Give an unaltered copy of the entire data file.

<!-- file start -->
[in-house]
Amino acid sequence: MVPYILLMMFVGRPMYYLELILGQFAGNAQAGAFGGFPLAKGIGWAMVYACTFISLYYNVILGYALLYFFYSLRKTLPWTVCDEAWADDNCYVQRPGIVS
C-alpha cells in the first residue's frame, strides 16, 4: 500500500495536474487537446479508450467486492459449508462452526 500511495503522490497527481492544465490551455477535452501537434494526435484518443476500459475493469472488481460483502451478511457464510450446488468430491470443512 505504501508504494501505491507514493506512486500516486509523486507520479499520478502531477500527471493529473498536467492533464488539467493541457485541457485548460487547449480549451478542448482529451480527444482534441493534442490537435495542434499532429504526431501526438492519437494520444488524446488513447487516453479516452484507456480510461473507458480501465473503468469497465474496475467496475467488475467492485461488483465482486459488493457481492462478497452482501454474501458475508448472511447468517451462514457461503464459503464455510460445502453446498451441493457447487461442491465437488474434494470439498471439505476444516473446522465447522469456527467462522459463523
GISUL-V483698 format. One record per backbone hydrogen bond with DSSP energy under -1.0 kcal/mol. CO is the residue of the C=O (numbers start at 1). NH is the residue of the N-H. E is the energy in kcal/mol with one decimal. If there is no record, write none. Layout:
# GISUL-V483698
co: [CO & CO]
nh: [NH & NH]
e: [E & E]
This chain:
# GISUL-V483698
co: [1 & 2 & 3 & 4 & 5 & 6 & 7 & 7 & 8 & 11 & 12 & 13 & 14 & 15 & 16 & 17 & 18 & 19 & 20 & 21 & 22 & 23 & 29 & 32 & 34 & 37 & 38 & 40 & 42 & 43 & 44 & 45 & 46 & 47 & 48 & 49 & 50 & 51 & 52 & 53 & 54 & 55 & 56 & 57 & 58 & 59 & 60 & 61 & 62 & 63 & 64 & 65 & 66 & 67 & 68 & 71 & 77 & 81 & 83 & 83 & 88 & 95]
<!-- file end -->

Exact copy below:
[in-house]
Amino acid sequence: MVPYILLMMFVGRPMYYLELILGQFAGNAQAGAFGGFPLAKGIGWAMVYACTFISLYYNVILGYALLYFFYSLRKTLPWTVCDEAWADDNCYVQRPGIVS
C-alpha cells in the first residue's frame, strides 16, 4: 500500500495536474487537446479508450467486492459449508462452526 500511495503522490497527481492544465490551455477535452501537434494526435484518443476500459475493469472488481460483502451478511457464510450446488468430491470443512 505504501508504494501505491507514493506512486500516486509523486507520479499520478502531477500527471493529473498536467492533464488539467493541457485541457485548460487547449480549451478542448482529451480527444482534441493534442490537435495542434499532429504526431501526438492519437494520444488524446488513447487516453479516452484507456480510461473507458480501465473503468469497465474496475467496475467488475467492485461488483465482486459488493457481492462478497452482501454474501458475508448472511447468517451462514457461503464459503464455510460445502453446498451441493457447487461442491465437488474434494470439498471439505476444516473446522465447522469456527467462522459463523
GISUL-V483698 format. One record per backbone hydrogen bond with DSSP energy under -1.0 kcal/mol. CO is the residue of the C=O (numbers start at 1). NH is the residue of the N-H. E is the energy in kcal/mol with one decimal. If there is no record, write none. Layout:
# GISUL-V483698
co: [CO & CO]
nh: [NH & NH]
e: [E & E]
This chain:
# GISUL-V483698
co: [1 & 2 & 3 & 4 & 5 & 6 & 7 & 7 & 8 & 11 & 12 & 13 & 14 & 15 & 16 & 17 & 18 & 19 & 20 & 21 & 22 & 23 & 29 & 32 & 34 & 37 & 38 & 40 & 42 & 43 & 44 & 45 & 46 & 47 & 48 & 49 & 50 & 51 & 52 & 53 & 54 & 55 & 56 & 57 & 58 & 59 & 60 & 61 & 62 & 63 & 64 & 65 & 66 & 67 & 68 & 71 & 77 & 81 & 83 & 83 & 88 & 95]